After a few months, the Hospice people decided that they could use me full time if I also did the job of marketing. Doing two jobs for one employer sounded better than doing three jobs for three employers (despite the fact that marketing isn't exactly in my skill set), and the overall pay would be higher. Hooray! Fresh broccoli for all and the time to actually enjoy it!

I had some interesting adventures in my nights at Les's Lounge. My waitressing skills had improved, as they would in a situation where I depended on tips. My sister (who actually did waitress her way through college) gave me the useful advice that I should keep my palm flat under the tray when I carry it, instead of holding the sides with two hands. My vision problem had not yet been diagnosed, but looking back, I can see that I was affected. Nevertheless, I navigated a room of drunken people (with steps!) whilst carrying trays of drinks without a single spill until my last day, St. Patrick's Day.

I had an afternoon shift for the first time. Because it was St. Patrick's day they knew they would be busy early and for the whole night. Was Les Irish? Don't know. But he had a whole set up with free corned beef and cabbage, other food as well. Apparently, Les's Lounge on St. Patty's was a 'destination spot.' I began my shift around 11 a.m. Surprisingly, the bar was already filling with people. A group of three women showed up having clearly spent the morning primping. Big mall bangs, red fingernails, carefully chosen, slimming outfits. They sat themselves in the lower area, just off the bar where they could see all the menfolk coming and going from the bar and food trough. They all ordered diet coke.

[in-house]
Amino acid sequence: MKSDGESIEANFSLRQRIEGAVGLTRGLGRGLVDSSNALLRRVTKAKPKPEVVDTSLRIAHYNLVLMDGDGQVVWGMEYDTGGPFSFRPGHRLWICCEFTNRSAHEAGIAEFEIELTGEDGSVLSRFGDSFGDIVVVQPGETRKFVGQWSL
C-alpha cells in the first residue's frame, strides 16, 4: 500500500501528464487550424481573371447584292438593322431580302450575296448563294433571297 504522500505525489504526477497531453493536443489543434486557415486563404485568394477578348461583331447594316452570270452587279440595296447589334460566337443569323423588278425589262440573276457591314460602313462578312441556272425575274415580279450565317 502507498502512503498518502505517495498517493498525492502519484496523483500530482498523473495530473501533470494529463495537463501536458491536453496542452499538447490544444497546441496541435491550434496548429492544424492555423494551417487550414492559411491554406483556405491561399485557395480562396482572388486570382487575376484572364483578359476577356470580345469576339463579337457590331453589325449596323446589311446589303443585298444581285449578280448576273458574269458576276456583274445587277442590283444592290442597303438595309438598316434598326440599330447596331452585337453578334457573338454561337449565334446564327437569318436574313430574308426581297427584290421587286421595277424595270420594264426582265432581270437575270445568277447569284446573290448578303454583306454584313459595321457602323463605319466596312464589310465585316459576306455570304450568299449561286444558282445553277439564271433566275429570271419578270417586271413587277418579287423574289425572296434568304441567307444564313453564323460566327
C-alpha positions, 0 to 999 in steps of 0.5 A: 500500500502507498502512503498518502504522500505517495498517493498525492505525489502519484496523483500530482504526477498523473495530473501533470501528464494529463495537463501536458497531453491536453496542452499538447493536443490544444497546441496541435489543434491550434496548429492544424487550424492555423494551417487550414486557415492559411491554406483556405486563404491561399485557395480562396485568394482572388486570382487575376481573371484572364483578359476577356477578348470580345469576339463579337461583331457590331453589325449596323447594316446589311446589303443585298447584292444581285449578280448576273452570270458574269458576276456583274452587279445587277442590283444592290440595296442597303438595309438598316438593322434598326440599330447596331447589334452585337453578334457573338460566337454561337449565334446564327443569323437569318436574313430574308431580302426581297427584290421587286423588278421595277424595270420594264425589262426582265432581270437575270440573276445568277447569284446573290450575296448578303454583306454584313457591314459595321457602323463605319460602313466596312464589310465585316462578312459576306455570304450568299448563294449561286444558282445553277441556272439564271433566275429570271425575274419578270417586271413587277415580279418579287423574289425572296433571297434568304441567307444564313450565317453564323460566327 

When I returned, carrying my tray flat on my palm, I missed the step down. I think it was because of the lighting. I wasn't used to working in the daylight and my depth perception was off. Having now lived with RP for almost twenty years, I know how to compensate, but, as I said, I hadn't been diagnosed yet. So, I missed the step. But what it looked like is that I skipped gaily down the step and launched three pint glasses full of icy diet coke onto one of the very preened women.

At least, based on the look she gave me, that is how it seemed. I apologized, offered to buy her anything she wanted. But, of course, she stalked out because now she had to go home and re-do three or four hours of personal appearance prep. Her two girlfriends actually looked rather pleased to have the competition somewhat reduced.

As I said, it was my last day, so the consequences were minimal. But what does all this have to do with broccoli?

Well, as it turns out, the person I moved for proved to be well worth any trials and tribulations. And now he buys me all the broccoli I want. Sometimes I even have the problem of what to do with too much broccoli!